3 Rules I Follow To Avoid Having A Boring Run & Boredom Spoiling My Running

by | 5 Jan 2022 | Running motivation

There are elements that are often discussed between runners, from clothes and shoes to injuries and cross training, from diet and hydration to music and – boredom, or boring runs!

So, can boredom affect your run?

I see two different sides here. One side lacks any interest in running and is naturally bored even when thinking of it. Every run will be a boring run. Like me and skiing, basically. I can’t really help here if running isn’t your thing, but for as long as you commit to another form of cardio activity, good for you.

Another side is actual keen runners who may find some runs, especially longer ones, a bit boring. Even very boring. Sometimes so the run gets so boring that they simply abort it and go home frustrated.

Running boredom is also one of the reasons some people prefer running in groups. But what about us, people like me who prefer to run solo?

Why boredom when running? How can there be a boring run?

Let’s ignore the group that naturally lacks any interest in running and focus on actual runners.

I learned very early on during my Couch to 5K phase that versatility was key to every enjoyable run. Admittedly, those early runs would only last a minute or three, but even then I would make sure that  my music playlists were not the same for every run and my park routes were slightly changed each time. That way every run was unique.

Thankfully the weather in London is never the same so that was another plus factor.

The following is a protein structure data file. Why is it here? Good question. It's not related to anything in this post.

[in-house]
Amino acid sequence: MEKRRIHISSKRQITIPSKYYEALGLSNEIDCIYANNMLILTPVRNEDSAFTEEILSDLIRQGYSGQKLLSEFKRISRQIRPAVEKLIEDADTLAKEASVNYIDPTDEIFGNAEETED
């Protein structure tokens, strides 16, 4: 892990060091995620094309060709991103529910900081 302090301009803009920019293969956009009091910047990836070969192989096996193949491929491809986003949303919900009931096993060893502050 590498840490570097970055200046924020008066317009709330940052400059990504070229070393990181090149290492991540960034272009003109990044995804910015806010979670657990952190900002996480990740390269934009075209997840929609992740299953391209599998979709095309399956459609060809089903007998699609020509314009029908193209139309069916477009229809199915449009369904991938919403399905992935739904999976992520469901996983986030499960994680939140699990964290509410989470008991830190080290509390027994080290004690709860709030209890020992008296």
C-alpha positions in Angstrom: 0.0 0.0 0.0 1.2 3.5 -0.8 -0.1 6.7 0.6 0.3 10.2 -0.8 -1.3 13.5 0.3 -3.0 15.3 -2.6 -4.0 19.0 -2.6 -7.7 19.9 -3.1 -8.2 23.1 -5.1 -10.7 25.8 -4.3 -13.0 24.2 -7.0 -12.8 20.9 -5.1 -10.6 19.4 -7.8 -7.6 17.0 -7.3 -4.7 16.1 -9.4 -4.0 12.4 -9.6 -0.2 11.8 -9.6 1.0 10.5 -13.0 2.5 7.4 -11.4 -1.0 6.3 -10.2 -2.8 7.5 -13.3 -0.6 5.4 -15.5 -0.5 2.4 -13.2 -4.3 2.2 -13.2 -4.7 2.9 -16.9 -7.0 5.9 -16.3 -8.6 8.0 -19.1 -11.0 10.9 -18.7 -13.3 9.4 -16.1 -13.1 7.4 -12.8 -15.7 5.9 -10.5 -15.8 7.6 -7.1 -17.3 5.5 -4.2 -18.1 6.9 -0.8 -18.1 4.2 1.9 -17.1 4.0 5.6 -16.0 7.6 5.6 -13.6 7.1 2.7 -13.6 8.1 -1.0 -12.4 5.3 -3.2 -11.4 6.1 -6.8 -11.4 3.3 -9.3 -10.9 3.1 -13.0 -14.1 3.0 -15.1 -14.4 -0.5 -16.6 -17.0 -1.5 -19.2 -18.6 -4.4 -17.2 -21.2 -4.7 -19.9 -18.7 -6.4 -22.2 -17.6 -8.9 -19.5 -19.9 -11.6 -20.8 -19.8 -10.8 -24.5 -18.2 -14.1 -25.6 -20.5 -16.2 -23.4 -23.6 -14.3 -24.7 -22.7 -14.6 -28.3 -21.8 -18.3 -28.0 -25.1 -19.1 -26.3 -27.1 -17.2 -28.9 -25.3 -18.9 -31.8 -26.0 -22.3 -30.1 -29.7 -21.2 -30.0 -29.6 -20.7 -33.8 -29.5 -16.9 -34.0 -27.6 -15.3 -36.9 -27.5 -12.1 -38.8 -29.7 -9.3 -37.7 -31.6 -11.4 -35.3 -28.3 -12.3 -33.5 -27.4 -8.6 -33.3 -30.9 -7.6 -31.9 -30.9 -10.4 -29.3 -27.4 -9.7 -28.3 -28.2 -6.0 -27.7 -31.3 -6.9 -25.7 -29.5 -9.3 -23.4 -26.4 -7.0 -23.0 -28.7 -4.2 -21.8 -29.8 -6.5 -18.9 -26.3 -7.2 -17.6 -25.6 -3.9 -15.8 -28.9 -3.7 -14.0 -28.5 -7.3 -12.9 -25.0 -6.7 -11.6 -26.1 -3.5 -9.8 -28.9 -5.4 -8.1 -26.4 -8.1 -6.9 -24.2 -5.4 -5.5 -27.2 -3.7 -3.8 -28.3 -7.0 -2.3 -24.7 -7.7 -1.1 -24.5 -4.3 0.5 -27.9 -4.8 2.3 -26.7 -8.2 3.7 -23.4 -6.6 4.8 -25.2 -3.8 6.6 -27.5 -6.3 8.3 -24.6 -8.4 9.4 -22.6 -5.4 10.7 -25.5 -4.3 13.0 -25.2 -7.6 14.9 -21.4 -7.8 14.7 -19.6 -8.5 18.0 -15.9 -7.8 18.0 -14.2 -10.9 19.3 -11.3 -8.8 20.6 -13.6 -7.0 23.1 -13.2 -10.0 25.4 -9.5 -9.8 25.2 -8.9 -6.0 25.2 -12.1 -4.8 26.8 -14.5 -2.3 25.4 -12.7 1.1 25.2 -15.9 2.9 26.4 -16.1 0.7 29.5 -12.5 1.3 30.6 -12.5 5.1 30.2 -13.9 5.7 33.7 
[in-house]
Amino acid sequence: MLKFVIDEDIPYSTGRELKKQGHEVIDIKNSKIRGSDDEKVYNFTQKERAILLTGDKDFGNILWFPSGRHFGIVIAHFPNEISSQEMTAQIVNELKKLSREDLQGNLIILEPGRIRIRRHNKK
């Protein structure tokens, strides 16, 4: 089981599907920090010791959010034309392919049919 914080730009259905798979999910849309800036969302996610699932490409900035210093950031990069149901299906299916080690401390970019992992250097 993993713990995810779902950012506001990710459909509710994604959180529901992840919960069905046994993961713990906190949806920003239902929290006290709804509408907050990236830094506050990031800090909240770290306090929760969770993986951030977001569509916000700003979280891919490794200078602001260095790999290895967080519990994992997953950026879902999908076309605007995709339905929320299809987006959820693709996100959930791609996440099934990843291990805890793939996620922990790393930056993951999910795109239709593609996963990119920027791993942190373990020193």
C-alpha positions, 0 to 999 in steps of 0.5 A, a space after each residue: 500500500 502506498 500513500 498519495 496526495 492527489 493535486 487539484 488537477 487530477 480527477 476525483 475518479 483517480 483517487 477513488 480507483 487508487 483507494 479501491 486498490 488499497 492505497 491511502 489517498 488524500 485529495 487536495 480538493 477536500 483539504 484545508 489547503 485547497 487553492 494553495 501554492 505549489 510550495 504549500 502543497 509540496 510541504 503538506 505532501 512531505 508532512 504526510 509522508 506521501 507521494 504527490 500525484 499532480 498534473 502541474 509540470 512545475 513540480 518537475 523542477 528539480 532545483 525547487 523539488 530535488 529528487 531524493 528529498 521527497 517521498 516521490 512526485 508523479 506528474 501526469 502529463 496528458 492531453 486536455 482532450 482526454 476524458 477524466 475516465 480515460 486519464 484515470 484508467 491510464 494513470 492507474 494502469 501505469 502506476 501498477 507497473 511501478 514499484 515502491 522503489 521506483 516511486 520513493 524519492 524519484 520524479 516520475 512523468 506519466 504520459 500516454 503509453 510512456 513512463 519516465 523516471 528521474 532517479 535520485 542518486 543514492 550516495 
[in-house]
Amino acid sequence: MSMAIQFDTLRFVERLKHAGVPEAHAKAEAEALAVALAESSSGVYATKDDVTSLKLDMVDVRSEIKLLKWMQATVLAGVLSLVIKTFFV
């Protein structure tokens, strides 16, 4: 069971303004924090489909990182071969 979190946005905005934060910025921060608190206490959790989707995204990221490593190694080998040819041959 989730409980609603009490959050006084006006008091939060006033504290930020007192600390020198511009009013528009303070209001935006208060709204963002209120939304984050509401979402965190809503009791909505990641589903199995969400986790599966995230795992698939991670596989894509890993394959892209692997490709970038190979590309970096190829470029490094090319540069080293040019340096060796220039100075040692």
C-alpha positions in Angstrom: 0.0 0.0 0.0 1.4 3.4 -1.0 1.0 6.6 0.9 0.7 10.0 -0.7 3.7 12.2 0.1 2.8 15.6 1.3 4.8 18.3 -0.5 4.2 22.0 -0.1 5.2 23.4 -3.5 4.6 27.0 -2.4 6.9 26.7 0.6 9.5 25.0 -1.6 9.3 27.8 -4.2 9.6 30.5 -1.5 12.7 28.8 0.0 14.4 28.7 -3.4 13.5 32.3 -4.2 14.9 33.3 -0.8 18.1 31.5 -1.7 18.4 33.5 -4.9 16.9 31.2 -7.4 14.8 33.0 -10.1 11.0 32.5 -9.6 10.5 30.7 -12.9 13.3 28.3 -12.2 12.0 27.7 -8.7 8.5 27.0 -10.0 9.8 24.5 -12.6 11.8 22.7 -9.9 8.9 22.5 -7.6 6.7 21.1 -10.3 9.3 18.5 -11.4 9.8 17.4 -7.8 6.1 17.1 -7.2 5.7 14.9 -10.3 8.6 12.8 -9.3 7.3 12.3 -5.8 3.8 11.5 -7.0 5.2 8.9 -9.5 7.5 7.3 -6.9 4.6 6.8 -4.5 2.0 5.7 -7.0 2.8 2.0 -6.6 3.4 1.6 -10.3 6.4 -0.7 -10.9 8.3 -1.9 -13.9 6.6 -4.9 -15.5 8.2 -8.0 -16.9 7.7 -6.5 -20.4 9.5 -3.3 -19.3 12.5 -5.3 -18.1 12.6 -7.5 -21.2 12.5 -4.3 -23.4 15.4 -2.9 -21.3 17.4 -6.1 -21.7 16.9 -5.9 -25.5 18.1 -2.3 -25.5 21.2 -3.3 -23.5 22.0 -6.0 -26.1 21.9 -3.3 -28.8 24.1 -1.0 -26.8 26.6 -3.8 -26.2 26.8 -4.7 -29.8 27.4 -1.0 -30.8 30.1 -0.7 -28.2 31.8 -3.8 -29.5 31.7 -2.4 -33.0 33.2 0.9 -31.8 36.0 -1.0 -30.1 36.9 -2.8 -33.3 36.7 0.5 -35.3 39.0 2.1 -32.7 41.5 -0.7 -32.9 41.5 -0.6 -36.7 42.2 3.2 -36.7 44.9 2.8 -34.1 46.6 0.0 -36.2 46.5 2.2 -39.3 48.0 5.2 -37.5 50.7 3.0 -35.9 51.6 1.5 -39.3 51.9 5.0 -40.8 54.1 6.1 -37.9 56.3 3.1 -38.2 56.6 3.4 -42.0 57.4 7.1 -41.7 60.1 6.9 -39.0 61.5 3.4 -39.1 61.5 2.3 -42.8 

I read that all those runners who complained of boredom, boring runs and lack of motivation ran at similar times on the same routes, listening to more or less the same stuff – hardly invigorating if your target is a 15K training run.

How to avoid boring runs?

Simply by avoiding them, by avoiding having a boring run. And you get can do that by planning your runs.

I remember some hard runs but I can’t remember a boring one. In the beginning all I had to do was change a few songs and run clockwise around my park, as opposed to anti-clockwise from a few days before. It was easy to change things and I had a lot of fun planning what to do.

Try it yourself, shake it up a bit.

OK, so that is all about those early short runs but how to avoid being bored when going for 10K plus?

Once again, plan ahead. Think of the amount of time you would need to run for. Let’s say it’s an hour. Choose the time which is not your regular time. Plan the route. Always have different routes on the cards.

If it’s springtime and you like the smell of nature go to your local park but avoid the crowds and pick time that is a bit unusual, early or later in the day. I ran pre-dawn runs, they are great!

I also lost count of the number of times I ran alone through little back streets in central London, absorbing the history and being oblivious to the fact that I was getting drenched by pouring rain. Who cares, you’ll shower later anyway.

Choose different, change often!

Remember, your brain needs a stimulus. If you offer it a same old-same old, you will get bored. Your fun run will turn into a boring run in no time.